Fleets of electric cars buzzing overhead will become the bread and butter of the next wave of billion-dollar 'unicorn' startups.
That is the bold claim of a new report on the flying car industry by Starburst Accelerator, the first startup accelerator dedicated to aerospace and aviation. The report predicts a "gold rush" will begin once the technology, infrastructure and legislation surrounding flying cars turns a decades-old dream into reality.
More than just rethought helicopters, these flying vehicles will be electric, quiet and eventually autonomous. A number of companies, including Uber, are already pumping millions of dollars into their development, while others tackle the need for new laws and an entire infrastructure for taking off, landing and recharging.
Despite the enormous challenges which lay ahead, our first glimpse at the future of inner-city transport is closer than many think; Dubai is to open its airspace for flying cars from July 2017, with Singapore to follow soon after.
"It is certain," the Starburst Accelerator report says, "the coming decade shall be paved by cutting-edge aerospace startups with one or several becoming the investment community's unicorns [companies worth at least $1bn (£780m)]."
Rise of the 'helicopter killer'
The report, which looks into 45 flying car ventures, goes on: "Today air taxi services are a niche market primarily due to the price of helicopters and their technological handicaps, while flying cars with their superior designs and lower price points could be considered 'helicopter killers' in the next several years." This, the startup accelerator adds, "is bound to trigger mass adoption once service providers like Uber introduce them to commuters."
On why flying cars of the near-future are more likely to be electric than use internal combustion engines, Starburst Accelerator says: "From an infrastructure perspective, access to electric charging stations at landing pads are expected to be simpler and ultimately cheaper to build and maintain than gas stations at landing pads."
What will flying cars look like?
For decades the blueprint of a futuristic flying car has been of a vehicle with folding wings, just about suitable on the road and just about capable of flight. Companies like Aeromobil have turned this dream into reality (above), but at great expense and with limited practicality; Aeromobile's first flying car will cost over £1m.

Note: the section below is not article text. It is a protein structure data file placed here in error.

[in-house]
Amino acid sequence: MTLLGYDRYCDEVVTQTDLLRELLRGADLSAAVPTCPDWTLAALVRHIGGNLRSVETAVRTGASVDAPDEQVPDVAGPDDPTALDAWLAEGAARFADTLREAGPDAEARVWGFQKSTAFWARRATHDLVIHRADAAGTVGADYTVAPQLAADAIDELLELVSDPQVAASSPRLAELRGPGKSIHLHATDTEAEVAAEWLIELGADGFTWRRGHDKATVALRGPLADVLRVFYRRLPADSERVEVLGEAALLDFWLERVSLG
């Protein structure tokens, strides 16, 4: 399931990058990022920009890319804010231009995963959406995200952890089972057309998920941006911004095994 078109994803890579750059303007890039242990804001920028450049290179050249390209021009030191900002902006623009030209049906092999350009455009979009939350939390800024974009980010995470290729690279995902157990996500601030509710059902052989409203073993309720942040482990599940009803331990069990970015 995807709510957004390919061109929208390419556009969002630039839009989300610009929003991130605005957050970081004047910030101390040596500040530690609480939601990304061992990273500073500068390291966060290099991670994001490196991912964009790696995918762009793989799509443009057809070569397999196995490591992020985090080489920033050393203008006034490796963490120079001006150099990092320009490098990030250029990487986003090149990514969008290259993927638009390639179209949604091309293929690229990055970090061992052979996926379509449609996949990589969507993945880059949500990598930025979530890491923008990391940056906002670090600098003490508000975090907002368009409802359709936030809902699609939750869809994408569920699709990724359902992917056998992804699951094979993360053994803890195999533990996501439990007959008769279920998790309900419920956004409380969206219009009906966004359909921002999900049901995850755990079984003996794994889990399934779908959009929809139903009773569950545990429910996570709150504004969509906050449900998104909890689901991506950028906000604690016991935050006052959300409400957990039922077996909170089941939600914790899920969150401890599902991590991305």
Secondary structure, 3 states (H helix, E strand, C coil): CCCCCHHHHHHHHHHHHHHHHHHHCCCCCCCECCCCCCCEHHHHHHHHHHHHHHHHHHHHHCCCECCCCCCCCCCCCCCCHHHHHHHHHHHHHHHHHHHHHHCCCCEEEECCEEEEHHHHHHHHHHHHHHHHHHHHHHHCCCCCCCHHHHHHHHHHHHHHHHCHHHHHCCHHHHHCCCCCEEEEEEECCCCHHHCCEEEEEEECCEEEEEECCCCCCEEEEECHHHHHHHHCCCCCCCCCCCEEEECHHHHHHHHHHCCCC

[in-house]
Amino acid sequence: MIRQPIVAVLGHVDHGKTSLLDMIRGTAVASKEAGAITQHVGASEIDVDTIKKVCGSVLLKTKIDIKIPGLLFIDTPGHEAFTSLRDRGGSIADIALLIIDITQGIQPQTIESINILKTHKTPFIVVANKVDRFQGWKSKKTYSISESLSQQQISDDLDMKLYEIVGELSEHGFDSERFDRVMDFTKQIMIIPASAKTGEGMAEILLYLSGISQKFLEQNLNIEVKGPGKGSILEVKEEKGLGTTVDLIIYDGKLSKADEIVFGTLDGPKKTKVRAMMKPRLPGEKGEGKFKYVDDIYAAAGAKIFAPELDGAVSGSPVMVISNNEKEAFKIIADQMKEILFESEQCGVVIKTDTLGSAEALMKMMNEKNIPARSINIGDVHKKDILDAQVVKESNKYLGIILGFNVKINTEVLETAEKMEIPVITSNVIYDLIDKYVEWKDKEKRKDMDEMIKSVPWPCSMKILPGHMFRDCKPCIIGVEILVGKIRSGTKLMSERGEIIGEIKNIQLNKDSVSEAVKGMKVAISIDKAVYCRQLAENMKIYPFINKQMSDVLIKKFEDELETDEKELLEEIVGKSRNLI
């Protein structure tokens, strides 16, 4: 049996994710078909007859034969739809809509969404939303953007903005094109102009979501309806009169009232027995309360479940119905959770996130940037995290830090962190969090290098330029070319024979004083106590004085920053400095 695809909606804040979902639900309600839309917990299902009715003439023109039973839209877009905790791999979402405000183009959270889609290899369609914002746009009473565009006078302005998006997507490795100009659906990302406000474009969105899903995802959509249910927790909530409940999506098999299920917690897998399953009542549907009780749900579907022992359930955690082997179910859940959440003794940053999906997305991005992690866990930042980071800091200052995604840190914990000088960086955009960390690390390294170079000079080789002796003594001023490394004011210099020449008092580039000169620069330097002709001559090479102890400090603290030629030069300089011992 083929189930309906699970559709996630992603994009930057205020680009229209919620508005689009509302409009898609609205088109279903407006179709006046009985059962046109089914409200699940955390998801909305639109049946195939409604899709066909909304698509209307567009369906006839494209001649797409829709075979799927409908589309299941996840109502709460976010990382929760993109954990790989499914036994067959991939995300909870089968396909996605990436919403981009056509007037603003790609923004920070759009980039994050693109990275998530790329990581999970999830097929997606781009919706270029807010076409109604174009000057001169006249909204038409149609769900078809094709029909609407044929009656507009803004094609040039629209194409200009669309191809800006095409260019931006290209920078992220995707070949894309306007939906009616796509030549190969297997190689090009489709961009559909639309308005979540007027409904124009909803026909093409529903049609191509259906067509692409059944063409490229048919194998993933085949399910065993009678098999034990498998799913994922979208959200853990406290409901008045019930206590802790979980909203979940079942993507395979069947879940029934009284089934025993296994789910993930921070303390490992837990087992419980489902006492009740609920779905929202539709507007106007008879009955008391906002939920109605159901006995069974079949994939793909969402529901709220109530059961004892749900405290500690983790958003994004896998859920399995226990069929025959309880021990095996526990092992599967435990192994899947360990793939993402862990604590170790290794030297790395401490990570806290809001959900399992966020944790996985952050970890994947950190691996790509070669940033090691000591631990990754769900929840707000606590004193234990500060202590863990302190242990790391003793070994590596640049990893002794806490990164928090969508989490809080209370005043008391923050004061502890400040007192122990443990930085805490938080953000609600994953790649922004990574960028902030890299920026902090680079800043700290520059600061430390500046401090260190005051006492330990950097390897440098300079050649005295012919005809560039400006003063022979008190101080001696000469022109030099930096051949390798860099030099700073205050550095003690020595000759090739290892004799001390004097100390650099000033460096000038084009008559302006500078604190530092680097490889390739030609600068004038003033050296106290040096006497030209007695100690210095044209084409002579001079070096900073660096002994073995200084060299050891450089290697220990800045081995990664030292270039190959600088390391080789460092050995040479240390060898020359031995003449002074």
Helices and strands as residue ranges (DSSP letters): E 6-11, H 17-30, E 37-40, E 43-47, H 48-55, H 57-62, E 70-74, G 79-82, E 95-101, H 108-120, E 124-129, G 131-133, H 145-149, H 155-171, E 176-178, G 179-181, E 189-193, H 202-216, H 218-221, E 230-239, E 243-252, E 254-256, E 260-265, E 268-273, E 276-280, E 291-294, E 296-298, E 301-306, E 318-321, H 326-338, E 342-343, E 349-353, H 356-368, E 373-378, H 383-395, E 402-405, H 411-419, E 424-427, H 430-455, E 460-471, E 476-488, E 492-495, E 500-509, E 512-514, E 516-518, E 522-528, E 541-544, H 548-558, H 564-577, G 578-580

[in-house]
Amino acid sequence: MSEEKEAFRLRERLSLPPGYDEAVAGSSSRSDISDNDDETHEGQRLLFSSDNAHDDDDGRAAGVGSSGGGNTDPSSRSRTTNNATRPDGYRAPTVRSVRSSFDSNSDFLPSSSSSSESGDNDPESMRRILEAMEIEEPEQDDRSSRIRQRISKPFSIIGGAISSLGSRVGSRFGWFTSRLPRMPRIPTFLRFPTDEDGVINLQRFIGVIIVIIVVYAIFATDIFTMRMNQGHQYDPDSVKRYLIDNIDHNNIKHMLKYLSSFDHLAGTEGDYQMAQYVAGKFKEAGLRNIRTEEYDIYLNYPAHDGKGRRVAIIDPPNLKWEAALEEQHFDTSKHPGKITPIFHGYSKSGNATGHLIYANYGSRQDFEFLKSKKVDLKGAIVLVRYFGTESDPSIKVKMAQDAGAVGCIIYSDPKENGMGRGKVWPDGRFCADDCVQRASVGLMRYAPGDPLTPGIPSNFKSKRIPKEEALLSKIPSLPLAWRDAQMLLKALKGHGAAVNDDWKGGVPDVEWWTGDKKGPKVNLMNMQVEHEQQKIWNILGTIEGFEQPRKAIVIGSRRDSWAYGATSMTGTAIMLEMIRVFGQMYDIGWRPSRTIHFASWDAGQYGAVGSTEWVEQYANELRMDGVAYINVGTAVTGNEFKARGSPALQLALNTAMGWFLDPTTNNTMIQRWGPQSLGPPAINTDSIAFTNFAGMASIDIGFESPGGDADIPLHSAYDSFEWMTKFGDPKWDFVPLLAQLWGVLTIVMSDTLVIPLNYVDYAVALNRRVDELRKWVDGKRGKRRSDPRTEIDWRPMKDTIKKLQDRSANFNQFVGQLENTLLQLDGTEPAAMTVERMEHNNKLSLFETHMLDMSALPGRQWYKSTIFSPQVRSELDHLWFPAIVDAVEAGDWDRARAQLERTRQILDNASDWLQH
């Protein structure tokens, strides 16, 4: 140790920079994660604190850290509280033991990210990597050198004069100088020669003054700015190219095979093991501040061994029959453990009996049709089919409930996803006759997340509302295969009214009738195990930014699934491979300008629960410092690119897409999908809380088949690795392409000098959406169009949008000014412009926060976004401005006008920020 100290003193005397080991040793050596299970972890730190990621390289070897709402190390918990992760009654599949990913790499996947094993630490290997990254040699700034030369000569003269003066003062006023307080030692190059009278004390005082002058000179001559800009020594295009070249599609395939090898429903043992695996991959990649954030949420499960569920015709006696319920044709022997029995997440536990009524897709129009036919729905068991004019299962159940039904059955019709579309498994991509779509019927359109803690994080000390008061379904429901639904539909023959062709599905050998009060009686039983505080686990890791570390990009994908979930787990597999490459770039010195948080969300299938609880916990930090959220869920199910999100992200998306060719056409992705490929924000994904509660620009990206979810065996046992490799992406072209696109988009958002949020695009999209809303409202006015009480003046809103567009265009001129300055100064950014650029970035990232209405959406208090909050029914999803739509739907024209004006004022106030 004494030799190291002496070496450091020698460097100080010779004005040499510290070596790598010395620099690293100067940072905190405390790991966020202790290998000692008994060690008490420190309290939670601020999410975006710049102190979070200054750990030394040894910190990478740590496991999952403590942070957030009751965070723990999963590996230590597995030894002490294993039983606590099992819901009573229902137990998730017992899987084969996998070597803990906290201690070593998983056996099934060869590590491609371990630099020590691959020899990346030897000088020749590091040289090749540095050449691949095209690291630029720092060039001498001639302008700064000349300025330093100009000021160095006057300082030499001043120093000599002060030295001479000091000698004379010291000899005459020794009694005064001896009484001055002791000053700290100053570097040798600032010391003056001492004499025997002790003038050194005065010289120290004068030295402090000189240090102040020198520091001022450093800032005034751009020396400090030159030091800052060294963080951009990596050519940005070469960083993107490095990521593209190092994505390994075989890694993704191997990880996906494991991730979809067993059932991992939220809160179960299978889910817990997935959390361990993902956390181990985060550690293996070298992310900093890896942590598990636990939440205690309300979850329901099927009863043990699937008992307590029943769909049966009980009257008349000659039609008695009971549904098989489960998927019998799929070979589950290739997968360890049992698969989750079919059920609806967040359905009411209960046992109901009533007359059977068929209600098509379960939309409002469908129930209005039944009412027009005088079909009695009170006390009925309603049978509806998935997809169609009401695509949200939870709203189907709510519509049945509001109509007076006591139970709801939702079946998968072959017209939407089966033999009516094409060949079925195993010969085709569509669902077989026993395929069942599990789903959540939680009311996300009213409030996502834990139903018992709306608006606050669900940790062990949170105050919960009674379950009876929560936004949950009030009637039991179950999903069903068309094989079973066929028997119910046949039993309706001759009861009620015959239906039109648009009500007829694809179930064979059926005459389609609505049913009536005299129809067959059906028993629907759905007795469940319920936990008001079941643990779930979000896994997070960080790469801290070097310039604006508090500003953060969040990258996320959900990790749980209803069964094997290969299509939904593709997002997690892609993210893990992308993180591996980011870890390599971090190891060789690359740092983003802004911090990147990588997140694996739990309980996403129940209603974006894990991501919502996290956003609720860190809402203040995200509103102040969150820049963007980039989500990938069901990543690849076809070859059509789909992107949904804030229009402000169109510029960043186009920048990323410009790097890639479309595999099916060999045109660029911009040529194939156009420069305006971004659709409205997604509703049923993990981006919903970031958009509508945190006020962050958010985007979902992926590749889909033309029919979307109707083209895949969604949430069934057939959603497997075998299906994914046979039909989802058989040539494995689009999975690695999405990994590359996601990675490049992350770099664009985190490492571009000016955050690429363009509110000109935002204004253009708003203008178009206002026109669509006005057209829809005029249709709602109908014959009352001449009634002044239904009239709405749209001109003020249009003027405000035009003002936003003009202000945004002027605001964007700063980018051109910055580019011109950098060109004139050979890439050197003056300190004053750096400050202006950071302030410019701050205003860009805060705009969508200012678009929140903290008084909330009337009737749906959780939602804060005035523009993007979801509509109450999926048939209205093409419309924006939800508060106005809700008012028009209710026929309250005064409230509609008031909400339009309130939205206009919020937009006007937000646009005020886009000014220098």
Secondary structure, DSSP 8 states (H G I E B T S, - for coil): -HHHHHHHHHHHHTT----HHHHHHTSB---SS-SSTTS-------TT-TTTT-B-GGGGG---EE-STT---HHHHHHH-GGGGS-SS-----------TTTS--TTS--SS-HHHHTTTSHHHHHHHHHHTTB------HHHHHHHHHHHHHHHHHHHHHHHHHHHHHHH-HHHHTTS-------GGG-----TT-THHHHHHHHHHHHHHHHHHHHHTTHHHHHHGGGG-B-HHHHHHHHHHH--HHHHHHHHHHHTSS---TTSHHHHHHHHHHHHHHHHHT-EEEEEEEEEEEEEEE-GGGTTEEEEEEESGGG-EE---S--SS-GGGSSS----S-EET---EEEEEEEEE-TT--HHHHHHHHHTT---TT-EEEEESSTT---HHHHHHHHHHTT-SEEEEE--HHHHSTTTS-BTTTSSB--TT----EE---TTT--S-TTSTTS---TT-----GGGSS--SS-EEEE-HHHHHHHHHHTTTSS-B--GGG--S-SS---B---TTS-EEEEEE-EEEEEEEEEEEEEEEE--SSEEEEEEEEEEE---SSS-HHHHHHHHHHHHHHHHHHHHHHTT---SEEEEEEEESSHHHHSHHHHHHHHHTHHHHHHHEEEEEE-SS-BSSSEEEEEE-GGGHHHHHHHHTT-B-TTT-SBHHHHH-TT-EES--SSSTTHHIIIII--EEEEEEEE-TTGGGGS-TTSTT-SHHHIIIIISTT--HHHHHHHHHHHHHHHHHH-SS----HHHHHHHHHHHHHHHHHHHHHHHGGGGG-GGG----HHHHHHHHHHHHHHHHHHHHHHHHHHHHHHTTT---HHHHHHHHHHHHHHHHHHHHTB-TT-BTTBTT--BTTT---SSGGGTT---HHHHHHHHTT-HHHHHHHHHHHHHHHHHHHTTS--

On the folding wing design, Starburst says: "The idea of a transforming car is to use the same vehicle to get to the airport and to fly with: essentially, it replaces two vehicles with one and removes the need and cost for hangar space. These savings come at a price: neither will such a vehicle be a great car, nor will it be a great plane...the concept is unlikely to gain widespread success. Today's transforming cars play in the realm of exotic cars meant for show and the occasional usage rather than of one performing a daily function."
Massive drones for carrying people - a 'natural step' forward
A more practical approach, but one dismissed when the first prototypes arrived in 2016, is to base the flying car on a consumer drone, only much larger.
"Multicopters obtained widespread popularity with consumer quadcopter toys as well as an increasing number of commercial drone solutions", Starburst says. "Extending it to passenger travel is a natural step...In addition, the use of multiple rotors (especially if more than two) is particularly suited for electric engines."
"The main strength of this technological path lies in its ability to navigate urban environments with its VTOL [vertical takeoff and landing] capabilities. As autonomous driving and electric storage technologies mature, this subcategory is the closest to achieving completely driverless aerial travel...well-suited for point to point intra-city transport."
These are the vehicles Dubai hopes to begin testing with later in 2017, and in that application would be autonomous, summoned by an Uber-style smartphone app, and managed by a remote control centre should they run into difficulty. A company keen to lead this market is China-based Ehang, which showed off a personal transportation drone at the CES technology show in January 2016. The company claims it can carry 100kg and fly for up to 23 minutes at sea level.
Starburst concludes confidently: "We are reaching an inflexion point where technology has matured sufficiently to create flying cars for mass adoption. While some pieces of the puzzle are still in flux - including new regulations, safety measures and infrastructural considerations - we are much closer to this reality than we were even just a couple of years ago."